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30 considerations for getting tech to market: Part III

This is the 32nd article in a continuing series that examines the state of the ecosystem necessary to successfully bring technology to market. Based on dozens of interviews with entrepreneurs, venture capitalists, angel investors, business leaders, academics, tech-transfer experts and policy makers, this series looks at what is working and what can be improved in the go-to-market ecosystem in the United States, Canada and Britain. We invite your feedback.

By Francis Moran and Leo Valiquette

While there will no doubt be the occasional post that will still fall into the Commercialization Ecosystem category, today marks the official end of this series with which we launched our new blog back in February. Next week, we will introduce several new series, but first, let’s conclude our three-part recap of what we have learned about getting technology to market.

Two weeks ago, we began with insights and practical advice on securing investment capital and finding champions to help get your technology to market. Last week, we continued with commercializing university IP, the value of mentor capital and what it means to be lean. Today we conclude with the strategic role marketing must play from day one of a startup, engaging with your community and what role government should play.

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Sustainable viable product: The next step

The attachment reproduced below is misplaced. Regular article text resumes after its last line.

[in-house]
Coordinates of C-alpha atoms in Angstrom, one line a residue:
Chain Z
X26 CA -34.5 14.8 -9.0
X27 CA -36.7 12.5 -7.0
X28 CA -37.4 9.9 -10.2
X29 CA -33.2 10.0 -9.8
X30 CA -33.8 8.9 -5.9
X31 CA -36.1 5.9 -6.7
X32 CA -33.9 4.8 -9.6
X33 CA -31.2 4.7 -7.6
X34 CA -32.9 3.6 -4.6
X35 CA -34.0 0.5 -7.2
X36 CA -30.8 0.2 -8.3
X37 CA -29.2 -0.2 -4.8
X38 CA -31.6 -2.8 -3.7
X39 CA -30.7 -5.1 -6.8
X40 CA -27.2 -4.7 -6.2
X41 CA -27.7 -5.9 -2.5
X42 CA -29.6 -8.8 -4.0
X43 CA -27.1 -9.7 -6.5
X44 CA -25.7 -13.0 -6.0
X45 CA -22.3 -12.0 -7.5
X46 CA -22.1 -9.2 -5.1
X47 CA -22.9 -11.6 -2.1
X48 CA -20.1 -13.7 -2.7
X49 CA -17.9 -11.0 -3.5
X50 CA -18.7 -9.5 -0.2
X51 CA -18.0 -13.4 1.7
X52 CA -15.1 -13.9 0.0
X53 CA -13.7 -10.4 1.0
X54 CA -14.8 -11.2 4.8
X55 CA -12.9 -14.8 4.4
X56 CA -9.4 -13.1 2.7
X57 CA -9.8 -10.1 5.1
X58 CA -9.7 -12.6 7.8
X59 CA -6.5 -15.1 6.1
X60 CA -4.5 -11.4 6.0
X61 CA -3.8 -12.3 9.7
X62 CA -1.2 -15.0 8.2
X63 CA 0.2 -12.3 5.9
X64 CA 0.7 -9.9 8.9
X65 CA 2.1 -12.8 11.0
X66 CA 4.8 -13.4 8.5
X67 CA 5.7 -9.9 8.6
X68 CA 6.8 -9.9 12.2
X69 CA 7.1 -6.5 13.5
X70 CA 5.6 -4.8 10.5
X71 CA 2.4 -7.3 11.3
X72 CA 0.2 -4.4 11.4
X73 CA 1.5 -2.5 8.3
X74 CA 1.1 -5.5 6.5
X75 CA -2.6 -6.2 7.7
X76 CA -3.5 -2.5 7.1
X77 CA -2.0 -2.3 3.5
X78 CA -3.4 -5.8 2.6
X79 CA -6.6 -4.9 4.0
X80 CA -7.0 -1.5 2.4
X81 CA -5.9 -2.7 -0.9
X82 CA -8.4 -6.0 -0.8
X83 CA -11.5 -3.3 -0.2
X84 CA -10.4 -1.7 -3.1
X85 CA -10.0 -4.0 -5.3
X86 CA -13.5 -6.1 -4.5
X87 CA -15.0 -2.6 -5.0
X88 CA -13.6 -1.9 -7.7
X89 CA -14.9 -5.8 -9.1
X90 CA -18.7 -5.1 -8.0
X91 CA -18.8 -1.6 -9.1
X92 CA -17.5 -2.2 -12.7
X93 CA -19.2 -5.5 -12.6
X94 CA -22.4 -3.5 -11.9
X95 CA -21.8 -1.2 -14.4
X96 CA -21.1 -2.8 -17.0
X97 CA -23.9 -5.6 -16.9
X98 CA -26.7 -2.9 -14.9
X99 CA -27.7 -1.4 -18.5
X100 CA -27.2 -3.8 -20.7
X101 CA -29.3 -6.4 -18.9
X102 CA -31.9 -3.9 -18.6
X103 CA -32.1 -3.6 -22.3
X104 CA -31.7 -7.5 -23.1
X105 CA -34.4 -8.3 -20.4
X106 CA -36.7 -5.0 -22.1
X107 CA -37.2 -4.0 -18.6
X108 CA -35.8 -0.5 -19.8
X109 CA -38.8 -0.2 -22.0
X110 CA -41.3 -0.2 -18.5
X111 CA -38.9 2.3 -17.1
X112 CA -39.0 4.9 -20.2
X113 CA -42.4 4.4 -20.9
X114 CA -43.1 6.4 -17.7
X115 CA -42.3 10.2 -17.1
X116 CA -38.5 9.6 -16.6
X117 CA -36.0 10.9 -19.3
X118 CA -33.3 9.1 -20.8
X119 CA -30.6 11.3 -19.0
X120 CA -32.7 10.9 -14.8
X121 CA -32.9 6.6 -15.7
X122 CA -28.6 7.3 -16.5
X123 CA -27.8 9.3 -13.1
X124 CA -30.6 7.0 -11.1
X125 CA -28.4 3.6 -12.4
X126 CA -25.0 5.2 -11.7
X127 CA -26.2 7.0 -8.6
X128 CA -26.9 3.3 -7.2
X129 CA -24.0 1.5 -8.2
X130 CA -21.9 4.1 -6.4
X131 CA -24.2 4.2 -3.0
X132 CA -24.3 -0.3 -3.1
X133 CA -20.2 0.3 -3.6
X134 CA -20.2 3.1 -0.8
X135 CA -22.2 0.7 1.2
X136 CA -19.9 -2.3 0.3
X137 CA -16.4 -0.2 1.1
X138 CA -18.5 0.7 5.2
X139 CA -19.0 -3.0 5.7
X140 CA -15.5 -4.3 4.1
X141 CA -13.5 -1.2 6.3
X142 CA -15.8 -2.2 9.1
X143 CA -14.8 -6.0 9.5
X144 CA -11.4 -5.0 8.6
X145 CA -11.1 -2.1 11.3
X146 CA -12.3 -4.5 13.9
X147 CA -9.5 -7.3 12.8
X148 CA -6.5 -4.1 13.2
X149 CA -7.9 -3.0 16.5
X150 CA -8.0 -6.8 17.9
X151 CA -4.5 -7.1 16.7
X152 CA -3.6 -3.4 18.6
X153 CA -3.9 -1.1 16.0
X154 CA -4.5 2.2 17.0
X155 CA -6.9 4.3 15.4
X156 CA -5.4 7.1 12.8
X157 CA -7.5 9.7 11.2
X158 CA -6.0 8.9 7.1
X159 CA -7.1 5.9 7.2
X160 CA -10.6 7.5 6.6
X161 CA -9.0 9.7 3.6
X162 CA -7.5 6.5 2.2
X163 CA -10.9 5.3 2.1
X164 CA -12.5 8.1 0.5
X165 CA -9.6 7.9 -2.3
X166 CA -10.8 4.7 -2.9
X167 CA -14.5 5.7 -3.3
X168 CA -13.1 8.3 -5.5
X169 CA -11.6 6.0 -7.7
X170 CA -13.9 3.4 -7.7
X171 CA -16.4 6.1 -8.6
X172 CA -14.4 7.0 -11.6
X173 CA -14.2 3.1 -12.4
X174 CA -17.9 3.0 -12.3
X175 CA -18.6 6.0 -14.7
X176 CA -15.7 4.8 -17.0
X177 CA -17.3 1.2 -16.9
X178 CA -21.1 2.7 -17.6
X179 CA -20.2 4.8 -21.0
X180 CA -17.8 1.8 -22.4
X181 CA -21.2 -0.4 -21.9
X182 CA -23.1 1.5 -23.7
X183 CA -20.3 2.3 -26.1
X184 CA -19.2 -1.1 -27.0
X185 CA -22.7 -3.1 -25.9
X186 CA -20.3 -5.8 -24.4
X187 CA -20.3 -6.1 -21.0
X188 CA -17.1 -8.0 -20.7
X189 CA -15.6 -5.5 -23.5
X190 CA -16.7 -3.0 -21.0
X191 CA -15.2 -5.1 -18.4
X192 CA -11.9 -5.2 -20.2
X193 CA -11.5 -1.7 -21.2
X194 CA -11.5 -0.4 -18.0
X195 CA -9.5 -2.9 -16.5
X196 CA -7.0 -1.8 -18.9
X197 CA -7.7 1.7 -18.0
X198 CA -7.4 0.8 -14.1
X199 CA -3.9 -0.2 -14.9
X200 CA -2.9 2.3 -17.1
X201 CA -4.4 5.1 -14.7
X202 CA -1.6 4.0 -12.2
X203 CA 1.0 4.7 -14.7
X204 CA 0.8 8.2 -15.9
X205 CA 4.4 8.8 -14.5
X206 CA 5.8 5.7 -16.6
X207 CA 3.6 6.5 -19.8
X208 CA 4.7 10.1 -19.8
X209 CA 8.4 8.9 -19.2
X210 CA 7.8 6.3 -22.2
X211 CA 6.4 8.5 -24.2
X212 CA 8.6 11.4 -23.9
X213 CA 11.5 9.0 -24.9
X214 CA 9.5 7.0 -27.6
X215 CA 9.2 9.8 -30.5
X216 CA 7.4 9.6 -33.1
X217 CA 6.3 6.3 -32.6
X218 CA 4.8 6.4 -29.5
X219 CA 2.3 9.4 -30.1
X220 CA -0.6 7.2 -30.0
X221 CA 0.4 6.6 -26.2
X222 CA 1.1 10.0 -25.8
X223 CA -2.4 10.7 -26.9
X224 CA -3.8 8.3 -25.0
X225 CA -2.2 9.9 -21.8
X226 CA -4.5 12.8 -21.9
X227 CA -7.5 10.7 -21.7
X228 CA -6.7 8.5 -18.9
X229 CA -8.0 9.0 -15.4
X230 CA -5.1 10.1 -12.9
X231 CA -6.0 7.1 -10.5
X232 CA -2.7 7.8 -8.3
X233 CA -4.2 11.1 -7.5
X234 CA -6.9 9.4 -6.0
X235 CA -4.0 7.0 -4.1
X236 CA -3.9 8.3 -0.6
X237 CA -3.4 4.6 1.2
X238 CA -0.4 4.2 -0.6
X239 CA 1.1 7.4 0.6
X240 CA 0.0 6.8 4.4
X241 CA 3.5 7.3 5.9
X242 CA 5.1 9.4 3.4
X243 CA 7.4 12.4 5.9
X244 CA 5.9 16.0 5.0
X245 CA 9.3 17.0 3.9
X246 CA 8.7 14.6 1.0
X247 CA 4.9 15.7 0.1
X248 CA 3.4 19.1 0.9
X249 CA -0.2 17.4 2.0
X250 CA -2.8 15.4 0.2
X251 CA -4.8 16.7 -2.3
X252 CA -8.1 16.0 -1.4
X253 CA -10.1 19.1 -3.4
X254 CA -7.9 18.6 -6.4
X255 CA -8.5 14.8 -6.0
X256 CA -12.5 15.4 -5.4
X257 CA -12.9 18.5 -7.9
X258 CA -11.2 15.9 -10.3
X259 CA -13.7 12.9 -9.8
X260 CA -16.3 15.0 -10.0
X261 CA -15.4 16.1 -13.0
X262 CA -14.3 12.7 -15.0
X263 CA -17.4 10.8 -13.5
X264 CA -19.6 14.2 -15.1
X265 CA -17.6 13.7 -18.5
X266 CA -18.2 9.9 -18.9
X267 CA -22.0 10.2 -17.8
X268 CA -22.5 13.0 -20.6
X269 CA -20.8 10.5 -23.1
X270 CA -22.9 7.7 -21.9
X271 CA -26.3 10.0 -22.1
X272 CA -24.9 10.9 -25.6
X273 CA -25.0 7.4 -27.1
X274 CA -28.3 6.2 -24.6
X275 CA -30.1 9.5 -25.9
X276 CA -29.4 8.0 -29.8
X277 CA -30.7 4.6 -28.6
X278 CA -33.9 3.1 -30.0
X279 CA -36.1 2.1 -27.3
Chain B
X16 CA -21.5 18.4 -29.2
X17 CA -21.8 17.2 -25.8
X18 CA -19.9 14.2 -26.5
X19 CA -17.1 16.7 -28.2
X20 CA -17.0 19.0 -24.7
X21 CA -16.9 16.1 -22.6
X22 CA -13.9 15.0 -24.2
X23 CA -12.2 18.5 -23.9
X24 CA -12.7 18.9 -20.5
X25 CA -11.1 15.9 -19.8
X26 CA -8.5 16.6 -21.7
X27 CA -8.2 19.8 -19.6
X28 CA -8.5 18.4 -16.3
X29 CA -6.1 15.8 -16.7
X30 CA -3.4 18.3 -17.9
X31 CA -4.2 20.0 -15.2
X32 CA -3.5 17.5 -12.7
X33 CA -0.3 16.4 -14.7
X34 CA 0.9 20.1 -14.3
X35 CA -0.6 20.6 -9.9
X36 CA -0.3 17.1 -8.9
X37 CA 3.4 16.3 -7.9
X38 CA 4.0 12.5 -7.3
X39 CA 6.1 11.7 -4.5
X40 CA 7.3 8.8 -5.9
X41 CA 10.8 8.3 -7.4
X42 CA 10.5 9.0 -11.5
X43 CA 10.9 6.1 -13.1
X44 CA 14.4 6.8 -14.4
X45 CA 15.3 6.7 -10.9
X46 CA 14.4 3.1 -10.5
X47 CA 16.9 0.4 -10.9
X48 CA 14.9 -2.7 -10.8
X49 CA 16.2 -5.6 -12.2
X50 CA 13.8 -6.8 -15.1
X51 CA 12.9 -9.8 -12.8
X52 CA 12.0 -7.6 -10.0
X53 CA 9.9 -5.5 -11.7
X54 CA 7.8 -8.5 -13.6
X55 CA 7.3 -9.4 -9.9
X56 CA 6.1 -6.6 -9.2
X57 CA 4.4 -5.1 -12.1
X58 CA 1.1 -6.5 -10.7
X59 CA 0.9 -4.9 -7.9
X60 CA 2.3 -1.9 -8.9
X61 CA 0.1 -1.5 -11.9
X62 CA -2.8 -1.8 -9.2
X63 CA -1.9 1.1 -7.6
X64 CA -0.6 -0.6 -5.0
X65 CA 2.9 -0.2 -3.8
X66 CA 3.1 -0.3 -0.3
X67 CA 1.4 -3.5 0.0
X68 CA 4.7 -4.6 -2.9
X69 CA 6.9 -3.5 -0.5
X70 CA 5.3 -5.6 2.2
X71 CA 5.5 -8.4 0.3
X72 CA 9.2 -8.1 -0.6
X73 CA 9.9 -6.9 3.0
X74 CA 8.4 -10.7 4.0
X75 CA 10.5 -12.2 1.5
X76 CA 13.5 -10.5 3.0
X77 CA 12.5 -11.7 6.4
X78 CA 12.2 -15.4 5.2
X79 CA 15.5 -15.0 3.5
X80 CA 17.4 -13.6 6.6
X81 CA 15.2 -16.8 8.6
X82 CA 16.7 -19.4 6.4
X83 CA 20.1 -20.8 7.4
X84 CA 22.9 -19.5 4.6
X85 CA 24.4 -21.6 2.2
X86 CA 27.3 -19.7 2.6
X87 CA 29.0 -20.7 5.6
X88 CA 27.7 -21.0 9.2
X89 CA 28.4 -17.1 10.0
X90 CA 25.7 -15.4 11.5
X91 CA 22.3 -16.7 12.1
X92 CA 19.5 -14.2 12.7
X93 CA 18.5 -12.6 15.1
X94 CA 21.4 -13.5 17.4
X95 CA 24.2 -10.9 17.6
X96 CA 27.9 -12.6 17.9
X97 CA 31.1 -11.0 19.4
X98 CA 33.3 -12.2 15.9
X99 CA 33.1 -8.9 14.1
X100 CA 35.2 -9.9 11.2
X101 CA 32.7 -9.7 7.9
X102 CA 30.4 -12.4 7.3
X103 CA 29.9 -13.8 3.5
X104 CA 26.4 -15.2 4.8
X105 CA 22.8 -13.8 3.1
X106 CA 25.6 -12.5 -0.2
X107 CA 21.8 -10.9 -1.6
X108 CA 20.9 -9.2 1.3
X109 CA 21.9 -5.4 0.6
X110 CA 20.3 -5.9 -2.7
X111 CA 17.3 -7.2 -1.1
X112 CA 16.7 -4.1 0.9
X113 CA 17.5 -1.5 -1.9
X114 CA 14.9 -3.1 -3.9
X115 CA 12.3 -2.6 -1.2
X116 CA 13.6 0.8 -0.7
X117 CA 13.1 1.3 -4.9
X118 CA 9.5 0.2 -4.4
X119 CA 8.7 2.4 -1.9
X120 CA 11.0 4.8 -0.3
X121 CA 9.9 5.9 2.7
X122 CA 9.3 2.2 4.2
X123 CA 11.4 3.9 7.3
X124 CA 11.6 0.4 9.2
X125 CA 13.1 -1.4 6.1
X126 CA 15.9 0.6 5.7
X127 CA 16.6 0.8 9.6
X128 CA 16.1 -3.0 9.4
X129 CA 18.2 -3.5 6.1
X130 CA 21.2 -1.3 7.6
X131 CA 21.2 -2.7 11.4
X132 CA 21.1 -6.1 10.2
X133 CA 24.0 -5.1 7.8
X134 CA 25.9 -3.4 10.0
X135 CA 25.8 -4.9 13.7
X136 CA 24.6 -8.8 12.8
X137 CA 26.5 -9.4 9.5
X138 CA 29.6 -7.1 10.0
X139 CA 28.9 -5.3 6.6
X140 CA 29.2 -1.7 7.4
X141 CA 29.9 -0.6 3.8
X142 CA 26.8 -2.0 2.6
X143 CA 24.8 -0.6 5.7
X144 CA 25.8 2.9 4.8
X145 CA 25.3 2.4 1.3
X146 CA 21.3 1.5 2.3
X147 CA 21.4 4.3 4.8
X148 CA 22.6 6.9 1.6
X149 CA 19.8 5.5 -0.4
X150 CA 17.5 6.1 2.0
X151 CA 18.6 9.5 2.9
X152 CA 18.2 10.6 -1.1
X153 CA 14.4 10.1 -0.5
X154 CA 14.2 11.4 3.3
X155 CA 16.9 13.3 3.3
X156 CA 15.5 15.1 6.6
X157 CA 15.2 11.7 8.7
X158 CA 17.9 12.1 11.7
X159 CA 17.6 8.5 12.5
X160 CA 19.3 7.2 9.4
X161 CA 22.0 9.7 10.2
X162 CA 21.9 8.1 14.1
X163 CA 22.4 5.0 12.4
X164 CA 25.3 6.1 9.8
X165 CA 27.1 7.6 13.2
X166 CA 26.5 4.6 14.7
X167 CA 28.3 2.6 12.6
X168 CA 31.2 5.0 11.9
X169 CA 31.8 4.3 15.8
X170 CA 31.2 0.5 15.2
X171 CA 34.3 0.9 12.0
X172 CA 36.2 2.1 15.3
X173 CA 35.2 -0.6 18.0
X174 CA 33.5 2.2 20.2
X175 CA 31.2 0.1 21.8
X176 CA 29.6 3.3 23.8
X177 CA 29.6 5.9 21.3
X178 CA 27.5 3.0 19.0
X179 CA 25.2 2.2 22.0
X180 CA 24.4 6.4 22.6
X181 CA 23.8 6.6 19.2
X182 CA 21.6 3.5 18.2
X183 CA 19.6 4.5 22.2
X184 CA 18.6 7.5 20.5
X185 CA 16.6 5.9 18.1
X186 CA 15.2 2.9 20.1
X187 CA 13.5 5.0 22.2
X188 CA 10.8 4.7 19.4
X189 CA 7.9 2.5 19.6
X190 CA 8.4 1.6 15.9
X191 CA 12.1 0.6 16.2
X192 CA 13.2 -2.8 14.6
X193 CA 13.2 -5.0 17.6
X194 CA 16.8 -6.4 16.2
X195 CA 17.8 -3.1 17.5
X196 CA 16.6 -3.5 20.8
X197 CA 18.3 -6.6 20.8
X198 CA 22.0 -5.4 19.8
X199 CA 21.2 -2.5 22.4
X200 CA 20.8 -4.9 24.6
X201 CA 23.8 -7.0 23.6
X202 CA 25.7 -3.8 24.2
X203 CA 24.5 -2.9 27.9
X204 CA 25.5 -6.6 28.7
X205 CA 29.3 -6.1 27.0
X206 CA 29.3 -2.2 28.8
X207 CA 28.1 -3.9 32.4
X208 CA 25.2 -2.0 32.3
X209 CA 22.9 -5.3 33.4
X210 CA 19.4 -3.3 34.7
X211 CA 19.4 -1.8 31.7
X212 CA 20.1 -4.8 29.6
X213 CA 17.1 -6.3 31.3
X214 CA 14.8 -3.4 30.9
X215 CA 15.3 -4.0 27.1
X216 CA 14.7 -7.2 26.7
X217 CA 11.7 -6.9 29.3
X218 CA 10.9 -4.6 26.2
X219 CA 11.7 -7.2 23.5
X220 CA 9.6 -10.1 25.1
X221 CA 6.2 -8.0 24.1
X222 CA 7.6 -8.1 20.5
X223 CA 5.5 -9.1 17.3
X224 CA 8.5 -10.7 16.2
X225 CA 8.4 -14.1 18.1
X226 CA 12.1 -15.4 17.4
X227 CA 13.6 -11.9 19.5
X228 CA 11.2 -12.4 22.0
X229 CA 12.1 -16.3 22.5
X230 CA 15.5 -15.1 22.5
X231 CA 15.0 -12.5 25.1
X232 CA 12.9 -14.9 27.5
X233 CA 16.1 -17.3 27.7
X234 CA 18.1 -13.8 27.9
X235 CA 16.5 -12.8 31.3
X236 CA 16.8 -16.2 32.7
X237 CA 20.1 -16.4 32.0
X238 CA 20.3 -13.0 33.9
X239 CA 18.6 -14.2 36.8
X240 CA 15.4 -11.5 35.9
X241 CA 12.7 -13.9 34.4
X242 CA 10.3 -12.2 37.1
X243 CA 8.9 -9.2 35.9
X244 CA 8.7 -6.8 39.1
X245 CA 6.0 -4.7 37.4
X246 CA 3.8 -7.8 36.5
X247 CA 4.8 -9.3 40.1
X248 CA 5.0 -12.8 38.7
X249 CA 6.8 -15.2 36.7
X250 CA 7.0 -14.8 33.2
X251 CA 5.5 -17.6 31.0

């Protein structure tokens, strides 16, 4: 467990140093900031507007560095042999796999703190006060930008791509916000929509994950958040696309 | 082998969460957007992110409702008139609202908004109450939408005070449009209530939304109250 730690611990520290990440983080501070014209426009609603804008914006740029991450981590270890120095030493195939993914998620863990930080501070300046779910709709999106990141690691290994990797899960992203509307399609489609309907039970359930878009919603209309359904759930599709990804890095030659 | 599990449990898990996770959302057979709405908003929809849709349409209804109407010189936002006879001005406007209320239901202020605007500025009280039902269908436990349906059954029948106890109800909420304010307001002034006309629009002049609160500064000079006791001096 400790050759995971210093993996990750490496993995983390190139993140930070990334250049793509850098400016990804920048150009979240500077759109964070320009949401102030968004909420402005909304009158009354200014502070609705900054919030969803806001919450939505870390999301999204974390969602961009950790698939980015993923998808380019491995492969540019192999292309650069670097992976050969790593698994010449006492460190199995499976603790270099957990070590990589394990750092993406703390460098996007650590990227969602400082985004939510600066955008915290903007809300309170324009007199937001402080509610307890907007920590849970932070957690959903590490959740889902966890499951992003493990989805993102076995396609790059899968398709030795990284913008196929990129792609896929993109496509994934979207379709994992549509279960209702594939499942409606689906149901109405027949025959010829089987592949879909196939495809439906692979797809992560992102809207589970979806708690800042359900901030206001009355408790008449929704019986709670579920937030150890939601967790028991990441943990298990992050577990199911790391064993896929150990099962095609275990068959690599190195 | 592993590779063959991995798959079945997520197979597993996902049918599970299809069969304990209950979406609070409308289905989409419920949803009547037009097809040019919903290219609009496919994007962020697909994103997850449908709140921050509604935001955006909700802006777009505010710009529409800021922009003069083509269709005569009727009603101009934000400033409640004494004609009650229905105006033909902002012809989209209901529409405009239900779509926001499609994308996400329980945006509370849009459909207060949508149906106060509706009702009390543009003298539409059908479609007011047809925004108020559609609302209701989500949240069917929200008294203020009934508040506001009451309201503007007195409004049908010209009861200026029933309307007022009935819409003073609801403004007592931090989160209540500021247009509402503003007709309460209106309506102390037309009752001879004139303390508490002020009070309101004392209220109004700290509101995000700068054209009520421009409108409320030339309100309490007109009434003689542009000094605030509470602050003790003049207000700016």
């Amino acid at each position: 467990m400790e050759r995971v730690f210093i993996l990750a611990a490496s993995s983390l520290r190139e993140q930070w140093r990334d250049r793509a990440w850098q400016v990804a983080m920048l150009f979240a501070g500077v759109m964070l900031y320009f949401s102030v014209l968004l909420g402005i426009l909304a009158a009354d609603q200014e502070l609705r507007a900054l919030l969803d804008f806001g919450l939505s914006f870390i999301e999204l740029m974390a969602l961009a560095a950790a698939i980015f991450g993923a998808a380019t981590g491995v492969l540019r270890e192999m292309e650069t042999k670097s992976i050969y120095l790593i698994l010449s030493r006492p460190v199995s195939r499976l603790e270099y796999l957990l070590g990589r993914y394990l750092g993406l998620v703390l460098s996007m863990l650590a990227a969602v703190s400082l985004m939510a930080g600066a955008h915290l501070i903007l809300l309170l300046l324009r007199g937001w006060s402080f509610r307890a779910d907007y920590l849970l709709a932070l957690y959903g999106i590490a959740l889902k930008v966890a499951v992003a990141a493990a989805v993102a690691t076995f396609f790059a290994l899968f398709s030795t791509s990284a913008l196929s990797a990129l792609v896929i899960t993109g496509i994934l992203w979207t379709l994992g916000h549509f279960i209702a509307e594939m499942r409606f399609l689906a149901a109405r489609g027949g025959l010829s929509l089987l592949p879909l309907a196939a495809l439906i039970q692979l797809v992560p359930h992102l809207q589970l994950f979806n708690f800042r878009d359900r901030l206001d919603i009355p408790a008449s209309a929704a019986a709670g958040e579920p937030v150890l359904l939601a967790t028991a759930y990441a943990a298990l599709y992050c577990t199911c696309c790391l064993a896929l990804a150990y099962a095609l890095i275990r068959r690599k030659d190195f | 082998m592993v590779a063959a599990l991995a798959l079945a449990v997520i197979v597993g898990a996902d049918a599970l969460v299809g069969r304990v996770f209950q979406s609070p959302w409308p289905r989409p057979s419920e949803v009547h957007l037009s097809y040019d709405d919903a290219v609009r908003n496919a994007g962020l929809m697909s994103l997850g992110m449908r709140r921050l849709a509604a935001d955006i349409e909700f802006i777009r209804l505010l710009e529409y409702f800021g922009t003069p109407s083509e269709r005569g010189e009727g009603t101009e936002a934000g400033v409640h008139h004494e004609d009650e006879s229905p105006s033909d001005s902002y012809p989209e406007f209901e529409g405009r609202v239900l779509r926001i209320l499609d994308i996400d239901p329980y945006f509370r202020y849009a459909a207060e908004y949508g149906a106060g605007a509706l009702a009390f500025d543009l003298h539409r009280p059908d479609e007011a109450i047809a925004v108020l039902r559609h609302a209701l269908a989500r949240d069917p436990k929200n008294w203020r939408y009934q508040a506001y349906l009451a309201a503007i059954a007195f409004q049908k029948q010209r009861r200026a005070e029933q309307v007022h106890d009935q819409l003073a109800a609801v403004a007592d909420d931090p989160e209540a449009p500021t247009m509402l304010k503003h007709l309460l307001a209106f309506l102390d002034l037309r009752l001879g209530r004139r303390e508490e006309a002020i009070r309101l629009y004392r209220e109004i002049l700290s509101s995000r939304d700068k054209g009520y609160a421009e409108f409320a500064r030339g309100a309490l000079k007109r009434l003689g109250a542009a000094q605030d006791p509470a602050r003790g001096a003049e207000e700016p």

This post is by Associate Peter Hanschke, an Ottawa-based product management specialist. Peter’s post is part of our continuing series about the ecosystem necessary to bring technology to market. We welcome your comments.

By Peter Hanschke

Up until now I’ve talked about getting to your Minimum Viable Product (MVP) and creating your Market Validation Plan. To re-cap, MVP is your product with the minimum set of features and capabilities to satisfy the needs of your early customers. The key is to make sure that the features and capabilities are connected to provide use cases that address the needs of your target market. In other words, your MVP cannot be a disjointed set of features.

The Market Validation Plan is needed to provide a framework to get validation from the various markets you are targeting. Make sure that you include potential customers, analysts and experts related to your target markets and also others who sell non-competing products and services to your target markets. Asking “would you buy this” and “how much would you pay” are essential questions to have answered. (BTW – don’t be shy about asking for an order … you may end up with your first!)

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For the last time, they won’t come just because you’ve built it

This is the 11th article in a continuing series that examines the state of the ecosystem necessary to successfully bring technology to market. Based on dozens of interviews with entrepreneurs, venture capitalists, angel investors, business leaders, academics, tech-transfer experts and policy makers, this series looks at what is working and what can be improved in the go-to-market ecosystem in the United States, Canada and Britain. We invite your feedback.

By Francis Moran and Leo Valiquette

“Companies that can’t clearly articulate their customer and market are not real serious companies, they are research projects … Engineering and marketing need to work together from the get go.”

We began this series a couple of months ago with this timeless quote from Band of Angels’ Ronald Weissman. It strikes to the heart of what all of us here take as gospel.